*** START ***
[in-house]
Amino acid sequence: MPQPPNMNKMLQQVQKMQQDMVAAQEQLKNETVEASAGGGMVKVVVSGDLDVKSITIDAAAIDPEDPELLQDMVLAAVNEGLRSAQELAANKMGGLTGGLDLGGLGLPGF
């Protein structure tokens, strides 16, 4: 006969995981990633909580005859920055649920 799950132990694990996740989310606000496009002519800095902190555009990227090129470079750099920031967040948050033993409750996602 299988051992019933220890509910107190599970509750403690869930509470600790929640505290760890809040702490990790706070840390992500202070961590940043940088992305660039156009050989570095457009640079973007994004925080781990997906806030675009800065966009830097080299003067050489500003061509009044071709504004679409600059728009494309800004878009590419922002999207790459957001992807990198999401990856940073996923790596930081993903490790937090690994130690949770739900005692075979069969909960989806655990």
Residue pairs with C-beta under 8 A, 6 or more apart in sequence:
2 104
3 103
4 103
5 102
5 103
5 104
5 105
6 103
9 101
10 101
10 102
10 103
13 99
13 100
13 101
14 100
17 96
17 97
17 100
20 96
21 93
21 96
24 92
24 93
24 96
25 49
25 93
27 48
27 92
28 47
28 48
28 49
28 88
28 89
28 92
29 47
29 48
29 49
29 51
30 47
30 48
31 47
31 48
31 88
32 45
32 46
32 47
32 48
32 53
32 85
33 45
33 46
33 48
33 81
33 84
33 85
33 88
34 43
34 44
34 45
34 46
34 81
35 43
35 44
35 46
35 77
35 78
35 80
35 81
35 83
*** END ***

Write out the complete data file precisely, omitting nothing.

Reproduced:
[in-house]
Amino acid sequence: MPQPPNMNKMLQQVQKMQQDMVAAQEQLKNETVEASAGGGMVKVVVSGDLDVKSITIDAAAIDPEDPELLQDMVLAAVNEGLRSAQELAANKMGGLTGGLDLGGLGLPGF
């Protein structure tokens, strides 16, 4: 006969995981990633909580005859920055649920 799950132990694990996740989310606000496009002519800095902190555009990227090129470079750099920031967040948050033993409750996602 299988051992019933220890509910107190599970509750403690869930509470600790929640505290760890809040702490990790706070840390992500202070961590940043940088992305660039156009050989570095457009640079973007994004925080781990997906806030675009800065966009830097080299003067050489500003061509009044071709504004679409600059728009494309800004878009590419922002999207790459957001992807990198999401990856940073996923790596930081993903490790937090690994130690949770739900005692075979069969909960989806655990």
Residue pairs with C-beta under 8 A, 6 or more apart in sequence:
2 104
3 103
4 103
5 102
5 103
5 104
5 105
6 103
9 101
10 101
10 102
10 103
13 99
13 100
13 101
14 100
17 96
17 97
17 100
20 96
21 93
21 96
24 92
24 93
24 96
25 49
25 93
27 48
27 92
28 47
28 48
28 49
28 88
28 89
28 92
29 47
29 48
29 49
29 51
30 47
30 48
31 47
31 48
31 88
32 45
32 46
32 47
32 48
32 53
32 85
33 45
33 46
33 48
33 81
33 84
33 85
33 88
34 43
34 44
34 45
34 46
34 81
35 43
35 44
35 46
35 77
35 78
35 80
35 81
35 83